Living blue is allowing yourself to care so much for your team that you physically respond to both wins and losses. It’s knowing that no matter how you’re following the game, be it in person, on television or listening on the radio, that you will still cheer audibly. It’s feeling your quarterback’s desolation when he throws an ill-timed interception. It’s feeling your wide receiver’s elation as he makes an impossible catch and runs it to the end zone for the touchdown. It’s feeling your heart thump as another dunk is slammed down.
Living blue is believing with all of your heart that the Wildcats will win, no matter how greatly the odds may seem to be stacked against them. It’s proclaiming to all that will listen that the Cats will make a deep run in the NCAA tournament, regardless of the regular season’s performances. It’s wanting to jump through the television screen and give Aaron Harrison a big hug after he makes one impossible game-winning three after another. It’s wanting to take Alex Poythress’ injury on yourself so he can be on the court playing. And it’s feeling your heart break for the players when they return to Lexington, just shy of their 9th national championship. It’s crying unashamedly, not because you’re sad they lost, but because you are so very proud of how they represented the University of Kentucky. It’s knowing you wanted this championship as a fan, but you really wanted it for the players that gave it their all.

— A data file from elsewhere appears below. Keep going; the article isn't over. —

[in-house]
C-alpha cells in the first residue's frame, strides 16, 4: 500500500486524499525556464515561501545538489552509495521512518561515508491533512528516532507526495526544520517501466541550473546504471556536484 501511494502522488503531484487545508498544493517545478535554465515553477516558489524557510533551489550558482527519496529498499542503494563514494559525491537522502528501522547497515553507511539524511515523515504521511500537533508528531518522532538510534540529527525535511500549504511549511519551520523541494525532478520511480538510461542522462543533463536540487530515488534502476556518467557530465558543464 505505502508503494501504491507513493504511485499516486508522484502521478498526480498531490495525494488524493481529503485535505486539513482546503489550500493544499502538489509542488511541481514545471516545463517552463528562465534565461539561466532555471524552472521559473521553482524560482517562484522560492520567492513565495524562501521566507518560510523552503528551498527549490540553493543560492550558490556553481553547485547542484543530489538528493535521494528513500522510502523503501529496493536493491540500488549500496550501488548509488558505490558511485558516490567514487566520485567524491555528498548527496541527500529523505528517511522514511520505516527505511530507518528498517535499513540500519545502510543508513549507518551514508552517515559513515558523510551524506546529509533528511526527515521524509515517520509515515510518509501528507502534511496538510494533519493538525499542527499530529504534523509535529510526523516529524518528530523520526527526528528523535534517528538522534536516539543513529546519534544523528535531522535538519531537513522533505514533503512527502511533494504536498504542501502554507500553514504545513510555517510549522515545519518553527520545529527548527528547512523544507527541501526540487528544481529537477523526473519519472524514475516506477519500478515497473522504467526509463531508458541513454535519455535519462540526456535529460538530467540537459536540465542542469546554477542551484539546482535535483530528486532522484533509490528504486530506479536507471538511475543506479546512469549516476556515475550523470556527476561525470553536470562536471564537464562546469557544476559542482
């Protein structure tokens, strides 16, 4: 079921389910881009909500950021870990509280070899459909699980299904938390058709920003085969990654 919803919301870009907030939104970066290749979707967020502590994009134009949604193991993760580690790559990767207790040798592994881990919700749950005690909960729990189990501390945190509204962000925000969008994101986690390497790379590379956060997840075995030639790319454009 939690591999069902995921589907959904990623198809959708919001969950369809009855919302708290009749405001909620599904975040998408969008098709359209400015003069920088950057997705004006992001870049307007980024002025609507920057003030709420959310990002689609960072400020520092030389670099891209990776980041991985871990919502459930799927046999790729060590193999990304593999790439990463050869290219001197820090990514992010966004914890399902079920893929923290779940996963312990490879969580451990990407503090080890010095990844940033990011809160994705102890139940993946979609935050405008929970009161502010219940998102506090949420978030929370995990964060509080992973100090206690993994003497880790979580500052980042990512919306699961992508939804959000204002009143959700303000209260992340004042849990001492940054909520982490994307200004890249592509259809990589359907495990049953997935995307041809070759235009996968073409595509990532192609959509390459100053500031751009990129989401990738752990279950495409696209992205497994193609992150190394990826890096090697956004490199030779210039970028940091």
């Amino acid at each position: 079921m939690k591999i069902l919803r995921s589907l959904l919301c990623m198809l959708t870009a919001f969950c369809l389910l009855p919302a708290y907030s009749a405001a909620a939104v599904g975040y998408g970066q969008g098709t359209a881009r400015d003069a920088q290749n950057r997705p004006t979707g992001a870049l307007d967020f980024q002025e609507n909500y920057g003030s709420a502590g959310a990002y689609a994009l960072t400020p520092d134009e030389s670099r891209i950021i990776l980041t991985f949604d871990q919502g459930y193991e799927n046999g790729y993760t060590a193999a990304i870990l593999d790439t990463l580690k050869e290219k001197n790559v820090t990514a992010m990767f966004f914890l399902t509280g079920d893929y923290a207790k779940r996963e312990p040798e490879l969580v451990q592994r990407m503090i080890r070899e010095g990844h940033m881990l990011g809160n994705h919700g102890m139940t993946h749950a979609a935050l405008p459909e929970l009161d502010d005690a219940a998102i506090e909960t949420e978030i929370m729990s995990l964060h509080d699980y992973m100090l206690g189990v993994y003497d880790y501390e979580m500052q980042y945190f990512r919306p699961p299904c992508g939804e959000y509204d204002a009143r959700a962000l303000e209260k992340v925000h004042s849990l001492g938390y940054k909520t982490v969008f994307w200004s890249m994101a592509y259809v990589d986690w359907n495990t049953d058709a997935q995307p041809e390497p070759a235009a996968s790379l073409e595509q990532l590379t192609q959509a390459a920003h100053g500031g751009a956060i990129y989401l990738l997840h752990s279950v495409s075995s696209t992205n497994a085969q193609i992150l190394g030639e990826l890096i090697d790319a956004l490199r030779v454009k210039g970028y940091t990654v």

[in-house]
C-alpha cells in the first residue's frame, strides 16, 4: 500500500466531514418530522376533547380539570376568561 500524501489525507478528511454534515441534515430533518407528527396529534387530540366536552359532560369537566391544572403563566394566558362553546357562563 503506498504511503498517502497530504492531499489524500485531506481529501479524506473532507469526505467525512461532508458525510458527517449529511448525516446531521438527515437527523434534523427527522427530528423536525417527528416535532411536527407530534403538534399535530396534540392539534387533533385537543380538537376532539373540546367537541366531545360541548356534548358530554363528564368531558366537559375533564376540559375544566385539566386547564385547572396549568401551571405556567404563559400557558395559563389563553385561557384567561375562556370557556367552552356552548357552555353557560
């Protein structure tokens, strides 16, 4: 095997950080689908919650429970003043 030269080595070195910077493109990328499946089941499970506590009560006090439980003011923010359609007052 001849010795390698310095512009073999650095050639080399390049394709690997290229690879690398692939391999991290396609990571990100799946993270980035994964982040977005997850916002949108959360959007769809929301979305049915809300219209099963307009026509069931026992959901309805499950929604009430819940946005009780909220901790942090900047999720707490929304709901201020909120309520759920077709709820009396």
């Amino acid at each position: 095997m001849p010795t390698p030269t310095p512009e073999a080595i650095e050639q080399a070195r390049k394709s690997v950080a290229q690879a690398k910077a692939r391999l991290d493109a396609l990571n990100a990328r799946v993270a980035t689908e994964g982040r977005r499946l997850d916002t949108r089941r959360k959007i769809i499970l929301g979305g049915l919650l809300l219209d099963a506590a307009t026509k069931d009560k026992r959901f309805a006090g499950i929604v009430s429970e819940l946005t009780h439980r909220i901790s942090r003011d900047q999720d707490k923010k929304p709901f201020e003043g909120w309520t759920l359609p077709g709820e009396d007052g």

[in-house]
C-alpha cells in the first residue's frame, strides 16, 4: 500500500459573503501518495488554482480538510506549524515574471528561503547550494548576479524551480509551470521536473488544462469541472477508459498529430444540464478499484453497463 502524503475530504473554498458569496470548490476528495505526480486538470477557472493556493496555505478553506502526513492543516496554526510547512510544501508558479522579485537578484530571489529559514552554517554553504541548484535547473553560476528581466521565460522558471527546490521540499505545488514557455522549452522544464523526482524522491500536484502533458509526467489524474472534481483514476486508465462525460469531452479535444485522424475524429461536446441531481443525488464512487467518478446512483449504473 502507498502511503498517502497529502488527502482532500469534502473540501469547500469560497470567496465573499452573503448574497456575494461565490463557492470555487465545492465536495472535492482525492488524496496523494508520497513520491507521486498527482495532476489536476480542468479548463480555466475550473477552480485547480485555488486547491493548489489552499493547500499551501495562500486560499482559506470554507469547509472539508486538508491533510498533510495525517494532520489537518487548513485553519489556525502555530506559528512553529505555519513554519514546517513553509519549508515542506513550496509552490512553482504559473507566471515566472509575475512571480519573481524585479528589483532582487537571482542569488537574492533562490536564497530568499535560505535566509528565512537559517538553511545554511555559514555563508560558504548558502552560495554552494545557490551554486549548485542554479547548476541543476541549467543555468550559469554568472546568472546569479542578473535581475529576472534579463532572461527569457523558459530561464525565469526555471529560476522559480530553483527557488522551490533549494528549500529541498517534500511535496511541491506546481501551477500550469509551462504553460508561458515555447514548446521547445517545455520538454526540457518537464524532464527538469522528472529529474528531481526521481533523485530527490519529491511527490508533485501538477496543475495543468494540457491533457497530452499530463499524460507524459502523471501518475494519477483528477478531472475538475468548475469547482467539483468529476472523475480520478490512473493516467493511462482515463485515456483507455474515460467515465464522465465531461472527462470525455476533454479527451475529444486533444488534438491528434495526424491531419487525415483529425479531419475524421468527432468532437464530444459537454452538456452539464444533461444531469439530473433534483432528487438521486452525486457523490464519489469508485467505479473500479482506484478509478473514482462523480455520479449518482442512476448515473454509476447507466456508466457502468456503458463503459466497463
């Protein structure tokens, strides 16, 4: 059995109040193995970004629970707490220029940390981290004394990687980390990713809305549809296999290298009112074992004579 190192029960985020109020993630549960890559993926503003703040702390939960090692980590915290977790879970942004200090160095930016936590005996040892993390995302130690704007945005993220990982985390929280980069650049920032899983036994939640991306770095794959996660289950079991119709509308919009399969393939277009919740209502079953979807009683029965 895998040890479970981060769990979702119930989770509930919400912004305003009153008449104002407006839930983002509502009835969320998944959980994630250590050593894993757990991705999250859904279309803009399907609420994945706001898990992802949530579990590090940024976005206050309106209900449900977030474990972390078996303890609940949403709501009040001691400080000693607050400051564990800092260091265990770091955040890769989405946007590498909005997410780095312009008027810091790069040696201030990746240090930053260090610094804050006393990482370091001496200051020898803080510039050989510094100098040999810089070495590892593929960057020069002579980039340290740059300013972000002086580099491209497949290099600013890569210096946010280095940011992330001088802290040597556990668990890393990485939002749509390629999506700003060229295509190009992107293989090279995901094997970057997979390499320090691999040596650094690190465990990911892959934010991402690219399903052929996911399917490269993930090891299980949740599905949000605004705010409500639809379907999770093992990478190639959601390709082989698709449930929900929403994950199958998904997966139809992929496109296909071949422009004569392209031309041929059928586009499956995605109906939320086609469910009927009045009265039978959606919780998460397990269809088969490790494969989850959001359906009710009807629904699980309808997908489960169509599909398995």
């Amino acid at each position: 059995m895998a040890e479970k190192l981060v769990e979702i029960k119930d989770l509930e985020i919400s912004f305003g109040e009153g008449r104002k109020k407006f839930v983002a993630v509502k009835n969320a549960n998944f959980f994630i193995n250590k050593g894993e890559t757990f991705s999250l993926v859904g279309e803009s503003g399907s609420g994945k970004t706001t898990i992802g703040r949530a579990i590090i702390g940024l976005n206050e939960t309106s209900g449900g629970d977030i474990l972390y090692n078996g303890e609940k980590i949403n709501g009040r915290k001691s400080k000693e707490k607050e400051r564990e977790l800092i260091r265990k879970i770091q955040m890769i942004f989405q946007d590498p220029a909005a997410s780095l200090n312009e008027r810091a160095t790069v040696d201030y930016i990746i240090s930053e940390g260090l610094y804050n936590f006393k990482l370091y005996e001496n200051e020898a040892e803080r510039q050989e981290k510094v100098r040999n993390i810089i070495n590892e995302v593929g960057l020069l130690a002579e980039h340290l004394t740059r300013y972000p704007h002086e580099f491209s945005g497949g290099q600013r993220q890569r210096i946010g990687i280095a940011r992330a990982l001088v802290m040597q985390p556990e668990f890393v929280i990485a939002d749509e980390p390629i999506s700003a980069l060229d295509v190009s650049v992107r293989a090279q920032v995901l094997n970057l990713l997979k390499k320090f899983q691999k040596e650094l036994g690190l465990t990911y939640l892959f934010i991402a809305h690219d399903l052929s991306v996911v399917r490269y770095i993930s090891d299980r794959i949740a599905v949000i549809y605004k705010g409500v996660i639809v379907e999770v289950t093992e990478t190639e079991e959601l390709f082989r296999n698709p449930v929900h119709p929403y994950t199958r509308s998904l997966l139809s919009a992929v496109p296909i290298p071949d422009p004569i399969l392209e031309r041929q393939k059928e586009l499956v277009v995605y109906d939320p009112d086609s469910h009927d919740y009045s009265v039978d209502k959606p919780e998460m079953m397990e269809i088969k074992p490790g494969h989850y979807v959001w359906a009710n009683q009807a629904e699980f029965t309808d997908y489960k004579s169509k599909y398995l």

Living blue is my life. The University of Kentucky has my undying loyalty for all their athletic teams. I proudly bleed blue and will defend my Cats against all who try to bring hatred and dissonance to our program. People attack those things they fear, and they fear those things they do not understand. But the Big Blue Nation understands. They understand completely because they are living blue with me.
Follow me on Twitter @ForeverBigBlue